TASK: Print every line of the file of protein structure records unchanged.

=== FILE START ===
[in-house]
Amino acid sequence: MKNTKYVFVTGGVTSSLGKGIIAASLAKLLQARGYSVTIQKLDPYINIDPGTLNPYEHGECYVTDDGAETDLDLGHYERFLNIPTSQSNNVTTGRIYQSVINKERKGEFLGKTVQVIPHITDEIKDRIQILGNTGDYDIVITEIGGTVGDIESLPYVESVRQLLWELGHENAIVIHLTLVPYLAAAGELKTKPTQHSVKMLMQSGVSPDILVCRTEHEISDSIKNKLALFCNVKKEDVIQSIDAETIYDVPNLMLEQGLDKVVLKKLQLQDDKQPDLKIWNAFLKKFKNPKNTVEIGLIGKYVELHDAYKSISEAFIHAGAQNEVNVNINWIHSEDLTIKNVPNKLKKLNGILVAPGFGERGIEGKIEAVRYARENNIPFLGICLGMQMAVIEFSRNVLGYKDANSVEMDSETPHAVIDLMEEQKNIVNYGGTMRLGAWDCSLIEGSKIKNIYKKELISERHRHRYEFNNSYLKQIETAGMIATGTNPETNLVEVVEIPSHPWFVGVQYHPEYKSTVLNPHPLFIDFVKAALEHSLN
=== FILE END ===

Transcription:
[in-house]
Amino acid sequence: MKNTKYVFVTGGVTSSLGKGIIAASLAKLLQARGYSVTIQKLDPYINIDPGTLNPYEHGECYVTDDGAETDLDLGHYERFLNIPTSQSNNVTTGRIYQSVINKERKGEFLGKTVQVIPHITDEIKDRIQILGNTGDYDIVITEIGGTVGDIESLPYVESVRQLLWELGHENAIVIHLTLVPYLAAAGELKTKPTQHSVKMLMQSGVSPDILVCRTEHEISDSIKNKLALFCNVKKEDVIQSIDAETIYDVPNLMLEQGLDKVVLKKLQLQDDKQPDLKIWNAFLKKFKNPKNTVEIGLIGKYVELHDAYKSISEAFIHAGAQNEVNVNINWIHSEDLTIKNVPNKLKKLNGILVAPGFGERGIEGKIEAVRYARENNIPFLGICLGMQMAVIEFSRNVLGYKDANSVEMDSETPHAVIDLMEEQKNIVNYGGTMRLGAWDCSLIEGSKIKNIYKKELISERHRHRYEFNNSYLKQIETAGMIATGTNPETNLVEVVEIPSHPWFVGVQYHPEYKSTVLNPHPLFIDFVKAALEHSLN